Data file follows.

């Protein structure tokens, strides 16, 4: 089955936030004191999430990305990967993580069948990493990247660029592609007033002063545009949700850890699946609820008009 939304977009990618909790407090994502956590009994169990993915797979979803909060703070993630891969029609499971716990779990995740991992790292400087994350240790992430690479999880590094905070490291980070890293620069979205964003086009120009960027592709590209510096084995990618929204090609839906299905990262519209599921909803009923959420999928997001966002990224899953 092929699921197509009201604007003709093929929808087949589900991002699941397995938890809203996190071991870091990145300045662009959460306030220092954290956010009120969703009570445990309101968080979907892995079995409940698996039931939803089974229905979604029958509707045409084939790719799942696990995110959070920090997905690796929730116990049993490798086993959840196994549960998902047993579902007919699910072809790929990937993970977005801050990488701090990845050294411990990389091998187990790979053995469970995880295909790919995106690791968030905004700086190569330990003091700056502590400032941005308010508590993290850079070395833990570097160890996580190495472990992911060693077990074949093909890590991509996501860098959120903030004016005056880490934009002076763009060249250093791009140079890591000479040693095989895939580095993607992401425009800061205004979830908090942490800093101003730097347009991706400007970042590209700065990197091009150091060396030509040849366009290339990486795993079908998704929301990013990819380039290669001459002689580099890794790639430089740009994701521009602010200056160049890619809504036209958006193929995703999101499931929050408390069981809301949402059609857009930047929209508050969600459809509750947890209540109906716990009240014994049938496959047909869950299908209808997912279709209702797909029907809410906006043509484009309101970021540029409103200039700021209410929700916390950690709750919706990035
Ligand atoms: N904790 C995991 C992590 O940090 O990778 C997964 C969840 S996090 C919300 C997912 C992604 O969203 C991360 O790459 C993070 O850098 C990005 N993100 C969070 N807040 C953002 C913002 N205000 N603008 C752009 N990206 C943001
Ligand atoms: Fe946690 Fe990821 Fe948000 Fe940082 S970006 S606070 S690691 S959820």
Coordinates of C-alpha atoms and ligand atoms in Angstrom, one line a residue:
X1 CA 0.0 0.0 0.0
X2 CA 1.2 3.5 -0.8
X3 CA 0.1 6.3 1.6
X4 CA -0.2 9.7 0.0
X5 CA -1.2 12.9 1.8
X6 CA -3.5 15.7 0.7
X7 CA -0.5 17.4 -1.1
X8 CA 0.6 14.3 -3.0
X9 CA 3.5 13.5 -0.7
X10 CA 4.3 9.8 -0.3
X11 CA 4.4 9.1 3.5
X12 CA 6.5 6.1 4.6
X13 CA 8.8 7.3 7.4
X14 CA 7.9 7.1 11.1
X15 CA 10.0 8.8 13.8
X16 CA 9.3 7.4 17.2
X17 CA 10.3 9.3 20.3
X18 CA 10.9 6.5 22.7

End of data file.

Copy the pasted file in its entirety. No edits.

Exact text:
């Protein structure tokens, strides 16, 4: 089955936030004191999430990305990967993580069948990493990247660029592609007033002063545009949700850890699946609820008009 939304977009990618909790407090994502956590009994169990993915797979979803909060703070993630891969029609499971716990779990995740991992790292400087994350240790992430690479999880590094905070490291980070890293620069979205964003086009120009960027592709590209510096084995990618929204090609839906299905990262519209599921909803009923959420999928997001966002990224899953 092929699921197509009201604007003709093929929808087949589900991002699941397995938890809203996190071991870091990145300045662009959460306030220092954290956010009120969703009570445990309101968080979907892995079995409940698996039931939803089974229905979604029958509707045409084939790719799942696990995110959070920090997905690796929730116990049993490798086993959840196994549960998902047993579902007919699910072809790929990937993970977005801050990488701090990845050294411990990389091998187990790979053995469970995880295909790919995106690791968030905004700086190569330990003091700056502590400032941005308010508590993290850079070395833990570097160890996580190495472990992911060693077990074949093909890590991509996501860098959120903030004016005056880490934009002076763009060249250093791009140079890591000479040693095989895939580095993607992401425009800061205004979830908090942490800093101003730097347009991706400007970042590209700065990197091009150091060396030509040849366009290339990486795993079908998704929301990013990819380039290669001459002689580099890794790639430089740009994701521009602010200056160049890619809504036209958006193929995703999101499931929050408390069981809301949402059609857009930047929209508050969600459809509750947890209540109906716990009240014994049938496959047909869950299908209808997912279709209702797909029907809410906006043509484009309101970021540029409103200039700021209410929700916390950690709750919706990035
Ligand atoms: N904790 C995991 C992590 O940090 O990778 C997964 C969840 S996090 C919300 C997912 C992604 O969203 C991360 O790459 C993070 O850098 C990005 N993100 C969070 N807040 C953002 C913002 N205000 N603008 C752009 N990206 C943001
Ligand atoms: Fe946690 Fe990821 Fe948000 Fe940082 S970006 S606070 S690691 S959820």
Coordinates of C-alpha atoms and ligand atoms in Angstrom, one line a residue:
X1 CA 0.0 0.0 0.0
X2 CA 1.2 3.5 -0.8
X3 CA 0.1 6.3 1.6
X4 CA -0.2 9.7 0.0
X5 CA -1.2 12.9 1.8
X6 CA -3.5 15.7 0.7
X7 CA -0.5 17.4 -1.1
X8 CA 0.6 14.3 -3.0
X9 CA 3.5 13.5 -0.7
X10 CA 4.3 9.8 -0.3
X11 CA 4.4 9.1 3.5
X12 CA 6.5 6.1 4.6
X13 CA 8.8 7.3 7.4
X14 CA 7.9 7.1 11.1
X15 CA 10.0 8.8 13.8
X16 CA 9.3 7.4 17.2
X17 CA 10.3 9.3 20.3
X18 CA 10.9 6.5 22.7